(MEMPHIS, Tenn.) — A body discovered in Memphis has been identified as abducted school teacher Eliza Fletcher, authorities said Tuesday.
Fletcher’s remains were found on Sunday afternoon in a South Memphis residential neighborhood several miles from where she was abducted, police said.
The grim news came as 38-year-old Cleotha Abston, the suspect in the kidnapping, was set to make his first court appearance.
The Memphis Police Department said charges of first-degree murder and first-degree murder in perpetration of kidnapping have been filed against Abston.
Abston was charged over the weekend with especially aggravated kidnapping and tampering with evidence in connection with Fletcher’s disappearance. On Monday, additional charges of identity theft, theft of property valued at $1,000 or less and fraudulent use of a credit card were filed against Abston, according to online jail records.
Abston is being held at the Shelby County Jail in Memphis on $500,000 bail. He is scheduled to appear in Shelby County Circuit Court in Memphis at 9 a.m. local time on Tuesday.
Amid the search for Eliza Fletcher, who was kidnapped on Friday, Memphis police announced on Twitter that a body was discovered Sunday afternoon. “The identity of this person and the cause of death is unconfirmed at this time. The investigation is ongoing,” police said in a statement.
Fletcher, a kindergarten teacher and married mother of two, was last seen jogging in the area of Central Avenue and Zach Curlin Street in midtown Memphis, near the University of Memphis campus in southwest Tennessee, on Friday morning at approximately 4:20 a.m. local time, according to the Memphis Police Department. She was approached by a man and forced into a dark-colored GMC Terrain, which then took off, traveling westbound on Central Avenue, police said.
Fletcher’s husband, Richard Fletcher, reported her missing about three hours later, telling investigators that she never returned home from her regular 4 a.m. run, according to an affidavit of the complaint made public Sunday by the Shelby County Sheriff’s Office.
According to the affidavit, police believe Fletcher suffered “serious injury” during the abduction, which was captured on surveillance video.
The video showed a black GMC Terrain initially driving by Fletcher as she jogged, then stopping in a parking lot ahead of her and waiting for her to come by, according to the affidavit.
“A male exited the black GMC Terrain, ran aggressively toward the victim, and then forced the victim Eliza Fletcher into the passenger’s side of the vehicle. During this abduction, there appeared to be a struggle,” the affidavit states.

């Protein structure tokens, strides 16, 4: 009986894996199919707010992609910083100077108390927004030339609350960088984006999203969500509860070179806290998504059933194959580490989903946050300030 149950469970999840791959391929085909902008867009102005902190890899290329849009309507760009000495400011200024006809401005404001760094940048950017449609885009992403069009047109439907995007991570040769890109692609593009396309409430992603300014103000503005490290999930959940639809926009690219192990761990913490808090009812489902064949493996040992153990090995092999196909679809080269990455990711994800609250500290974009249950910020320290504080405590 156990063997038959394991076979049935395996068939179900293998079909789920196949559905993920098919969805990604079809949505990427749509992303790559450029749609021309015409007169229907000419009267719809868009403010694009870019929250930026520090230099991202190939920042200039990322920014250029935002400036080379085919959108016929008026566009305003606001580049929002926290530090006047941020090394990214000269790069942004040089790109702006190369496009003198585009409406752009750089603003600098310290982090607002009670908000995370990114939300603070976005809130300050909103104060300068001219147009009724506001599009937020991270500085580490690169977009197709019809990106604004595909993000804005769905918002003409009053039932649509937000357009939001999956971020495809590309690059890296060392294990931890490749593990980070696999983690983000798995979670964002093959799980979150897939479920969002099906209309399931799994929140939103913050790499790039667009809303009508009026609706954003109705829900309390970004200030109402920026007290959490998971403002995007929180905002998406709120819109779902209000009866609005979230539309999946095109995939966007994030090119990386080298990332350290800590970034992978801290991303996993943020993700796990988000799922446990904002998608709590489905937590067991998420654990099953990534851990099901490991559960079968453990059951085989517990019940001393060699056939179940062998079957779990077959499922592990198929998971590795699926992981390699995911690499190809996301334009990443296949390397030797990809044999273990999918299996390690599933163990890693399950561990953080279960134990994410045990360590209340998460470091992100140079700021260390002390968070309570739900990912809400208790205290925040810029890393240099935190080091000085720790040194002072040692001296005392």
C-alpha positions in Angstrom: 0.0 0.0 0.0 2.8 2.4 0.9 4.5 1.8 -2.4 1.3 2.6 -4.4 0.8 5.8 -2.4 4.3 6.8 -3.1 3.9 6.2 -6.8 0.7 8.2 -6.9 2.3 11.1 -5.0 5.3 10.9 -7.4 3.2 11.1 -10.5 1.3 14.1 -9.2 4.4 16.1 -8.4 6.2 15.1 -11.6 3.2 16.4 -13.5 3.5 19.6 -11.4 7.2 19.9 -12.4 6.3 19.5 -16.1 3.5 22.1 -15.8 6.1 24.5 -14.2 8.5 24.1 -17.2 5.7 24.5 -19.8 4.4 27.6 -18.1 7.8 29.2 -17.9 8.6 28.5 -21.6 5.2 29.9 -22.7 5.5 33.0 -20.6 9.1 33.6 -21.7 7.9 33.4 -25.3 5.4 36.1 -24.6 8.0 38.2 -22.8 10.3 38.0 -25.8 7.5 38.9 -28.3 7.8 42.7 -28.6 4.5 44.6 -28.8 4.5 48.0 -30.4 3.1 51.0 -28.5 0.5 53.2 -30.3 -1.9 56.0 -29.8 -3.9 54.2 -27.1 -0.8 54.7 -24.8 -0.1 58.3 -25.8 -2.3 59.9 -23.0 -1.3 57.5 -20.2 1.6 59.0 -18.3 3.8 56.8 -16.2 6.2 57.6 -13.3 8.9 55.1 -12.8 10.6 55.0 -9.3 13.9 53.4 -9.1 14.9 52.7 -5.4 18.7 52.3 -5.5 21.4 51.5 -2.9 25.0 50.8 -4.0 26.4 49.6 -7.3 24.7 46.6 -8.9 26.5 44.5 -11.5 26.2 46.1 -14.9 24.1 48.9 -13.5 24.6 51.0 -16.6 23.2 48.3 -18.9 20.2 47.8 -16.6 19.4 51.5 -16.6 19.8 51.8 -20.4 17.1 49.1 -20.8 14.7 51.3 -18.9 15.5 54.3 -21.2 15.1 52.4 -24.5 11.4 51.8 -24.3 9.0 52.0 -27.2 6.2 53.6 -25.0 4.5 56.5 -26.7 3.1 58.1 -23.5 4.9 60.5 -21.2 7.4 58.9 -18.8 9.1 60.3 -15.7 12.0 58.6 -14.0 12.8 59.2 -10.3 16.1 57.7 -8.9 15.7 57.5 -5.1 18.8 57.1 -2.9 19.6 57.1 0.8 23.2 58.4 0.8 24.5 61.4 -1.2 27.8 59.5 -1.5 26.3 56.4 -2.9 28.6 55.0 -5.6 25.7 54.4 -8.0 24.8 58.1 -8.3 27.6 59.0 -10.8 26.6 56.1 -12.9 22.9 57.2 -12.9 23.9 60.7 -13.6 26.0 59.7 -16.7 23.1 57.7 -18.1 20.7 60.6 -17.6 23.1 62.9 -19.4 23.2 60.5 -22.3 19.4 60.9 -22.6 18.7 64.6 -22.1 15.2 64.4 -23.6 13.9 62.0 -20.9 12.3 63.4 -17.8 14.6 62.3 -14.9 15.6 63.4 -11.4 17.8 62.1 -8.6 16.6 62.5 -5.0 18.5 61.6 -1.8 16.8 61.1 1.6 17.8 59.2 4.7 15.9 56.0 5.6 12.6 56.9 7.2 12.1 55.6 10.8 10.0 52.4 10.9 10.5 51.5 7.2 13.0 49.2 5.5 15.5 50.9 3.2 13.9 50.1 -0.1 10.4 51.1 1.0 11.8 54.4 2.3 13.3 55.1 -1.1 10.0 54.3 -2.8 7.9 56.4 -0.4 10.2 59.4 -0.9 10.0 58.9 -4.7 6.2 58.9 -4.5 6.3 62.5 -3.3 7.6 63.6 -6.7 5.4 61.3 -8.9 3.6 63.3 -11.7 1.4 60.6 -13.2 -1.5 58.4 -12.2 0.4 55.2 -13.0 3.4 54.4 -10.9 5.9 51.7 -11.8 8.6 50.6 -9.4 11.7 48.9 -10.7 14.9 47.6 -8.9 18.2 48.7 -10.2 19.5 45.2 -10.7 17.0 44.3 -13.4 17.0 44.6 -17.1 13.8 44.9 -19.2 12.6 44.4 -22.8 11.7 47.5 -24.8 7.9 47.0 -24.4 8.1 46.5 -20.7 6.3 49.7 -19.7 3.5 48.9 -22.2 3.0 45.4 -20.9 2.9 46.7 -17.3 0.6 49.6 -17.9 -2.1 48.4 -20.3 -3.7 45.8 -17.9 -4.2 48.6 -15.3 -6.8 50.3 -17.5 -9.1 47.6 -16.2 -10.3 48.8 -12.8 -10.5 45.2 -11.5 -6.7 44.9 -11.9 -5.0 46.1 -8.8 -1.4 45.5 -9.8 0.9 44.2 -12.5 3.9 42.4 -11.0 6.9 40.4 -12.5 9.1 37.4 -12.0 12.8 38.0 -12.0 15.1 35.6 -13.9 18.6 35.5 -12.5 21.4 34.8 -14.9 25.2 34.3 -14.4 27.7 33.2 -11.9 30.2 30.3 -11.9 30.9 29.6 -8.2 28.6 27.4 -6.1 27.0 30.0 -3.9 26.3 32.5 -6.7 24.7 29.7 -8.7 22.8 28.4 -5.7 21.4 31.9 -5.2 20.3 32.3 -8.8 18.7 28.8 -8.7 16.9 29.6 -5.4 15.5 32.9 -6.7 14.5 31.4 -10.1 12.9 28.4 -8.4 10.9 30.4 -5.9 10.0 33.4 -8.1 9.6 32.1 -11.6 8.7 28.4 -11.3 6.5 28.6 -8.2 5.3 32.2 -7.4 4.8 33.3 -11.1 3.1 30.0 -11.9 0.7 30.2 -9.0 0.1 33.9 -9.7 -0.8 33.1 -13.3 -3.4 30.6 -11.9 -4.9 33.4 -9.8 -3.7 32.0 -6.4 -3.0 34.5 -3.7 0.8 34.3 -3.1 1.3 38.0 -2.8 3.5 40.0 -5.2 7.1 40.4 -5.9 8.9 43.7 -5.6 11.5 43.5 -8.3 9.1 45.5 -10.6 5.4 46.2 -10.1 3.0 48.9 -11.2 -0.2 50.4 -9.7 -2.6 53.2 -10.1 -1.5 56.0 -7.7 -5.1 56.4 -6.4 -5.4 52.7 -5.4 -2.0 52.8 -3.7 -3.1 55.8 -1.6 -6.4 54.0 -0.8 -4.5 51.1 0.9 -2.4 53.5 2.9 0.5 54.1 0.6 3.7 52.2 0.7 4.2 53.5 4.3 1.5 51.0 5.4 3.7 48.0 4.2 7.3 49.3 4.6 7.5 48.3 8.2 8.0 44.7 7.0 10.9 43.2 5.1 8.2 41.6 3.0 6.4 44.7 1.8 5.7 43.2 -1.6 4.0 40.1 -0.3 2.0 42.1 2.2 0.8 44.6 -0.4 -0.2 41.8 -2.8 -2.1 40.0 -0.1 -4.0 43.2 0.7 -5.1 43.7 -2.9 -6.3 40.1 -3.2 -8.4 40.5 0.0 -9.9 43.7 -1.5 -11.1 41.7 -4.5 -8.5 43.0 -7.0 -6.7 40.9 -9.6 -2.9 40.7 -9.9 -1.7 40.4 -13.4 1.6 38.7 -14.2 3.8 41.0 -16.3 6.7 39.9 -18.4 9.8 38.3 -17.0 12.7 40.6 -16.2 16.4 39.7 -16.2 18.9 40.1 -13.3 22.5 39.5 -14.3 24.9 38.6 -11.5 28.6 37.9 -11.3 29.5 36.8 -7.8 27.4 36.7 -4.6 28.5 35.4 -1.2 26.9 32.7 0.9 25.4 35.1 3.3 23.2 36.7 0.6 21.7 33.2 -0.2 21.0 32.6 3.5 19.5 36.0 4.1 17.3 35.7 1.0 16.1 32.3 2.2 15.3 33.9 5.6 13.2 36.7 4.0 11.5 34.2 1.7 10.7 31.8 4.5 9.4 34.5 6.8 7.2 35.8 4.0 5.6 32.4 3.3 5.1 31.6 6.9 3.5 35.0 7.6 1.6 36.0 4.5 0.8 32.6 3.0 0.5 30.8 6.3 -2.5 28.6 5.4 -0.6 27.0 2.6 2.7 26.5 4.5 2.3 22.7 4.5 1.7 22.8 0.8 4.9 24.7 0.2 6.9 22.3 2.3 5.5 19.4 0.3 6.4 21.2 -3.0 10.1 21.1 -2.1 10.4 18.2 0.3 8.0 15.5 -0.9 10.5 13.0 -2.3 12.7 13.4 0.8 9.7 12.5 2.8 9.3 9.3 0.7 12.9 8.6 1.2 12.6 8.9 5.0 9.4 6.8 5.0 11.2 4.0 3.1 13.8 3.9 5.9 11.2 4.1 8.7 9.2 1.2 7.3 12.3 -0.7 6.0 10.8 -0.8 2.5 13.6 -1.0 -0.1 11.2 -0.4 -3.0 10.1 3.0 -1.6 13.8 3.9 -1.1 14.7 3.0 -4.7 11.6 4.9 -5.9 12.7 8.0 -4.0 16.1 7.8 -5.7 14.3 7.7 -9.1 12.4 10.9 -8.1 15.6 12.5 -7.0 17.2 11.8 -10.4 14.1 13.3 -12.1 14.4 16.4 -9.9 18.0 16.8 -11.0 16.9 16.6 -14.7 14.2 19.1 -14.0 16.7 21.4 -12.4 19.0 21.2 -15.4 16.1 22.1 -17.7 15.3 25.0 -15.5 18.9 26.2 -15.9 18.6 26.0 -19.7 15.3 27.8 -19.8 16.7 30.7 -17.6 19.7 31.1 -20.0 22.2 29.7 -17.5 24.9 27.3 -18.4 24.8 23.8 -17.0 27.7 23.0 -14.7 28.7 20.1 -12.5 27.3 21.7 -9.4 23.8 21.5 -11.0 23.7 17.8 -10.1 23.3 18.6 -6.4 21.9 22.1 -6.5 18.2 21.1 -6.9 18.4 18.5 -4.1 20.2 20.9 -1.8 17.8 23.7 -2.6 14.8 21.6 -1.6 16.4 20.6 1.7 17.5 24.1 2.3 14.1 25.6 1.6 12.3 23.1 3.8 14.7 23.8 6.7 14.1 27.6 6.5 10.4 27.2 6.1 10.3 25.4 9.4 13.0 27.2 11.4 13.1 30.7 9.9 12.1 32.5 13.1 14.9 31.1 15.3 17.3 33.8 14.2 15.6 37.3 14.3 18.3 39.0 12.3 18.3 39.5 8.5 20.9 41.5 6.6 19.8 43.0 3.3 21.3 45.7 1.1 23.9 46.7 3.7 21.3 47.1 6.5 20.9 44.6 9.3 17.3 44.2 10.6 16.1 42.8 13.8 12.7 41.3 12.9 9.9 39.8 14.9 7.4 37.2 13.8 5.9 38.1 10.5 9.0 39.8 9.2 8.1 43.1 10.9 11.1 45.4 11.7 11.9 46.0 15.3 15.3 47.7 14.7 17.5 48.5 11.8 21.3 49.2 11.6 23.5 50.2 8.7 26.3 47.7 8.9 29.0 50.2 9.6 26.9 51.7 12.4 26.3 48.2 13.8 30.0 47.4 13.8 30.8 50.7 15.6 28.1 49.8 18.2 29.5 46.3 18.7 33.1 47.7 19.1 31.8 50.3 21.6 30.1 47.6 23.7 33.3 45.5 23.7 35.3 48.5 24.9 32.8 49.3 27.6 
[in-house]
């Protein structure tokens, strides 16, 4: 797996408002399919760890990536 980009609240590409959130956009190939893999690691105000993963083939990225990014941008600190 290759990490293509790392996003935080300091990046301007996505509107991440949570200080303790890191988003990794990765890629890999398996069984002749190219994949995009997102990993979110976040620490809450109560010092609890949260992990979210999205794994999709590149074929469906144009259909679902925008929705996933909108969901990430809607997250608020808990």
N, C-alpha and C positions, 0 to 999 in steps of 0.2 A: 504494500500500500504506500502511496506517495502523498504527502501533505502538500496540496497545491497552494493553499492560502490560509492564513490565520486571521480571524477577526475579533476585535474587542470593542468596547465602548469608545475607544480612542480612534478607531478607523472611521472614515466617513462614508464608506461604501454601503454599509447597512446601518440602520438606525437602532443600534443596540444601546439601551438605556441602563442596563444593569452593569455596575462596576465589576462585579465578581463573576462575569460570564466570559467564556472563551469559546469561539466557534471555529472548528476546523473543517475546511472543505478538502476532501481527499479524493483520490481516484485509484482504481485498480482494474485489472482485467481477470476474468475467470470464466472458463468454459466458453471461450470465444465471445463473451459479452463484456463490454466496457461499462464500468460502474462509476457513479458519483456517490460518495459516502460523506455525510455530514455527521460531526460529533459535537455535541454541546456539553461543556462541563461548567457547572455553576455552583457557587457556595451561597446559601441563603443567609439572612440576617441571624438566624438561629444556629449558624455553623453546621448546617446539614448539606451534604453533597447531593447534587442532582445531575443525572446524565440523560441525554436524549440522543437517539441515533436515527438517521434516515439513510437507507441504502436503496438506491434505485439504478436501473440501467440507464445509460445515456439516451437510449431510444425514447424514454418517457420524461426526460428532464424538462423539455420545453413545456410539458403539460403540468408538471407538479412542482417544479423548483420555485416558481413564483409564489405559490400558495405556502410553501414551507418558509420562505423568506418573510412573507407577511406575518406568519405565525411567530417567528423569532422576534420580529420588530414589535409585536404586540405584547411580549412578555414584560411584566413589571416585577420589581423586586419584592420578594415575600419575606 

Citing the video, investigators said the SUV sat in a parking lot with the victim inside for about four minutes before it drove off, according to the affidavit.
The video also captured the same SUV in the area of the kidnapping about 24 minutes prior to the abduction, the affidavit alleges.
Police arrested Abston on Saturday after learning that the registered owner of the GMC Terrain lived at the same residence as Abston, according to the affidavit. As the U.S. Marshals Service moved in to make the arrests, Abston allegedly tried to flee in the SUV but was quickly taken into custody.
During questioning, Abston, who works at a dry cleaners, refused to tell investigators anything about Fletcher’s whereabouts, according to the affidavit.
Abston previously pleaded guilty in 2001 of especially aggravated kidnapping and aggravated robbery in Shelby County, according to the Tennessee Department of Correction.
He served 20 years in prison for kidnapping a prominent Memphis attorney at gunpoint, according to a report by The Commercial Appeal, a Memphis newspaper. Abston, who was 16 at the time, forced the attorney into the trunk of a car and made him withdraw cash from an ATM, the newspaper reported.
The attorney managed to escape when he yelled for help and drew the attention of a Memphis Housing Authority guard, according to the newspaper.
Fletcher was the granddaughter of Joseph “Joe” Orgill III, a prominent Tennessee businessman who died in 2018. Her family was offering a $50,000 reward for information that led to her safe return. They pleaded for people to come forward in a video statement released by the Memphis Police Department on Saturday.
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